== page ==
Loading ...
Sorry, an error occurred while loading the content.

New Orleans: Destroyed By Presidential Negligence

Expand Messages
  • Light Eye
    Dear Friends, Click the link if you don t receive the images. http://www.whatreallyhappened.com/new_orleans_bush.html Love and Light. David New Orleans:
    Message 1 of 1 , Sep 1, 2005
      Dear Friends,

      Click the link if you don't receive the images.


      Love and Light.


      New Orleans: Destroyed
      by Presidential Negligence

      Disasters Waiting to Happen: What if Hurricane Ivan Had Hit New Orleans?
      [Natural Hazards Observer, November 2004]
      In 2001, the New Orleans district spent $147 million on construction projects. When fiscal year 2005 wraps up Sept. 30, the Corps expects to have spent $82 million, a 44.2 percent reduction from 2001 expenditures. ... Unfunded projects include widening drainage canals, flood-proofing bridges and building pumping stations in Orleans and Jefferson parishes. The Corps also wants to build levees in unprotected areas on the West Bank. [New Orleans CityBusiness]
      In fiscal year 2006, the New Orleans district of the U.S. Army Corps of Engineers is bracing for a record $71.2 million reduction in federal funding. It would be the largest single-year funding loss ever for the New Orleans district, Corps officials said. ... The cuts mean major hurricane and flood protection projects will not be awarded to local engineering firms. Also, a study to determine ways to protect the region from a Category 5 hurricane has been shelved for now. [New Orleans CityBusiness]

      It appears that the money has been moved in the president’s budget to handle homeland security and the war in Iraq, and I suppose that’s the price we pay. Nobody locally is happy that the levees can’t be finished, and we are doing everything we can to make the case that this is a security issue for us. -- Walter Maestri, emergency management chief for Jefferson Parish, Louisiana; New Orleans Times-Picayune, June 8, 2004. [pnionline]

      After New Orleans thought it had narrowly escaped the worst of Hurricane Katrina's wrath, water broke through two levees, embankments built to prevent flooding, and virtually submerged and isolated the city, causing incalculable destruction and rendering it uninhabitable for weeks to come. [IHT]

      The enormous devastation wreaked upon parts of Louisiana, Mississippi and Alabama by Hurricane Katrina is only beginning to come to light, even as the situation in New Orleans grows worse by the hour. Large parts of the coastal regions of these states along the Gulf of Mexico have experienced extensive flooding, destruction of buildings and homes, and loss of life.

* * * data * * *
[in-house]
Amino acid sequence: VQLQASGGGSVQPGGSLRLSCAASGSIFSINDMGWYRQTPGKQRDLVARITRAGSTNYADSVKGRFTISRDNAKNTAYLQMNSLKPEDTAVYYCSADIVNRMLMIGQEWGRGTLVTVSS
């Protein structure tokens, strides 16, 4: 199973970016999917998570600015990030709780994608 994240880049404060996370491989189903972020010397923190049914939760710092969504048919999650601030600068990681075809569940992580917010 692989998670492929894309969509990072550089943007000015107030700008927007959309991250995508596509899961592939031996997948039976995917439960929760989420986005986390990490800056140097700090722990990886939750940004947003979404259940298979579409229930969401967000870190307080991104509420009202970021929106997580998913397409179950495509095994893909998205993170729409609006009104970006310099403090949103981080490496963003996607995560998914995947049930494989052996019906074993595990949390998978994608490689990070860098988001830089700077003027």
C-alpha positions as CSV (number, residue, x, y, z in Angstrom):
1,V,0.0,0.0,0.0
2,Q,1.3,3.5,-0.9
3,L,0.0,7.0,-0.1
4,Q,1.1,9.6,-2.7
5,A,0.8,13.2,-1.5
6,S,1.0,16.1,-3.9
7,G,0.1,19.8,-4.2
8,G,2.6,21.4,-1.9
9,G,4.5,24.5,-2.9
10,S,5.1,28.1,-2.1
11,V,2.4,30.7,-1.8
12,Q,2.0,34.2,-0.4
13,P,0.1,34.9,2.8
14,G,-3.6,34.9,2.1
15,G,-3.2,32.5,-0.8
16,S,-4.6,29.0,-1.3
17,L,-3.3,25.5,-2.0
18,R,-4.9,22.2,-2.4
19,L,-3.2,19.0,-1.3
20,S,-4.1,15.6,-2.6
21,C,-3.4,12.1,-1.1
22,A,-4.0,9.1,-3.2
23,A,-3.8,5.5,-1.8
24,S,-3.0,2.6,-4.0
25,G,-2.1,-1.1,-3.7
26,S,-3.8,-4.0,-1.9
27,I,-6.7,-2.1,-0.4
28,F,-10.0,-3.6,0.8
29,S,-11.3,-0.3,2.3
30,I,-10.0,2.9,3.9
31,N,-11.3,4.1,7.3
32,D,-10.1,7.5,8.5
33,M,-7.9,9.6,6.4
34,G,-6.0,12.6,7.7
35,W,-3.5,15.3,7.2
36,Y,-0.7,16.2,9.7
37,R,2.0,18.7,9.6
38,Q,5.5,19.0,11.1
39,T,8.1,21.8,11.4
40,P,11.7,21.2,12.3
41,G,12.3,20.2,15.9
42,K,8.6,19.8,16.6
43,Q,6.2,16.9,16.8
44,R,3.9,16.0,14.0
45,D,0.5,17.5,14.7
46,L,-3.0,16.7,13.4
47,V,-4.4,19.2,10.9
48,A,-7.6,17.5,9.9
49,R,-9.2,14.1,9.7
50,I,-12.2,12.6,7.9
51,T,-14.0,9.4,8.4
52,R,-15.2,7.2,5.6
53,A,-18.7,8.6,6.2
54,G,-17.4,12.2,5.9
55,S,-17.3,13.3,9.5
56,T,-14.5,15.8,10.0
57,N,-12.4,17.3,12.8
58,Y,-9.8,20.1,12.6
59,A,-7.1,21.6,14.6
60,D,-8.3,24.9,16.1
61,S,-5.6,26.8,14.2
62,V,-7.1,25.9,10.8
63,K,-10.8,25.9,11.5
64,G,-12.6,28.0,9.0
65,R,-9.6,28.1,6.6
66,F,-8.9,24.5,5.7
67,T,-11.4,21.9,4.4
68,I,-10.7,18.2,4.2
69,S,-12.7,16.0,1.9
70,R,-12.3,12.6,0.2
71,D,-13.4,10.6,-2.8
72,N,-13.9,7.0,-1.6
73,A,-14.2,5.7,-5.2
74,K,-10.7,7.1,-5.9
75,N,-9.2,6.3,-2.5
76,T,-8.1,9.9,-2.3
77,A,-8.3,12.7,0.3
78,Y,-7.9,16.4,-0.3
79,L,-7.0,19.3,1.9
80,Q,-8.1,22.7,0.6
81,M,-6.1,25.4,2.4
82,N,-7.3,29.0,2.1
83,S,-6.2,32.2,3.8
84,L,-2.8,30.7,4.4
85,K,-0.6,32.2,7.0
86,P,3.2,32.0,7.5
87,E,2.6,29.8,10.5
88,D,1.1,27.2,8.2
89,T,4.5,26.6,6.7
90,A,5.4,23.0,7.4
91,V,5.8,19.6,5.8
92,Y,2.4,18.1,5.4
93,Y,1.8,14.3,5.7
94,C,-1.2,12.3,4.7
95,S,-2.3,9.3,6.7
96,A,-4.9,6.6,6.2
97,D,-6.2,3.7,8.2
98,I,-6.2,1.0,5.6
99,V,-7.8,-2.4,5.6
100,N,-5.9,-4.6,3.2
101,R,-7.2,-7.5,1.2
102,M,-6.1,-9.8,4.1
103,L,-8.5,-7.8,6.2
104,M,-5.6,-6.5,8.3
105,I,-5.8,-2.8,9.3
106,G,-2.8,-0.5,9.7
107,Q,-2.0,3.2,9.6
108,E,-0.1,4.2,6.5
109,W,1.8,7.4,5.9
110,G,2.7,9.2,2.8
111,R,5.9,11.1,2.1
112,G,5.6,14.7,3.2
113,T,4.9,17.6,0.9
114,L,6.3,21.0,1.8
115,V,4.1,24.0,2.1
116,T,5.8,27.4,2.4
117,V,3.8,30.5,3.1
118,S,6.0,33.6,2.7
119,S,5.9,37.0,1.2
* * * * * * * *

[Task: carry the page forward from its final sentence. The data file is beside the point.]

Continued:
As the toll mounts, it becomes increasingly clear that the city of New Orleans was remarkably unprepared for such a disaster. That the city of over one million was spared the direct hit which many at first feared, and nevertheless experienced such massive damage, only underscores the fact that the systems protecting the city are entirely inadequate. [Asian Tribune]

      Murky water, laced with junk and pollutants, coursed through the city, including many downtown streets. Residents and rescuers came across floating bodies, though the city's death toll was unknown late Tuesday. Flooding specialists predicted that conditions could worsen as authorities focused first on saving people trapped in buildings.

      Some flood-control pumps were broken, choked by excess water or storm debris. Others were lacking power needed to run. Roofs were reported collapsed on at least two major pumping stations. Without the pumps, much of the flood water will have nowhere to drain in this city cradled within a bowl, at an average of 6 feet below sea level. [Detroit News]

      Hurricane Katrina has probably killed thousands of people in New Orleans, Mayor Ray Nagin said today. If that estimate is accurate, Hurricane Katrina would be the nation's deadliest natural disaster since at least the 1906 San Francisco earthquake. "Minimum, hundreds. Most likely, thousands," Nagin said when asked for specifics at a news conference. [KBTS 3 News]

      The president told us that we needed to fight in Iraq to save lives here at home, and yet -- after moving billions of domestic dollars to the Persian Gulf -- there are bodies floating through the streets of Louisiana. What does George W. Bush have to say for himself now? [pnionline] The message is clear. You are on your own. The levees that collapsed were the ones the canceled funds were intended to strengthen. Bush cut all those funds to help pay for his war in Iraq, a war started with lies.

      This is not wise leadership. It is reckless "loot the treasury to pay for phony wars" leadership. Bush has, through incompetence, wrecked a major US city just as thoroughly as any terrorist could ever hope to do.

      [Non-text portions of this message have been removed]
    Your message has been successfully submitted and would be delivered to recipients shortly.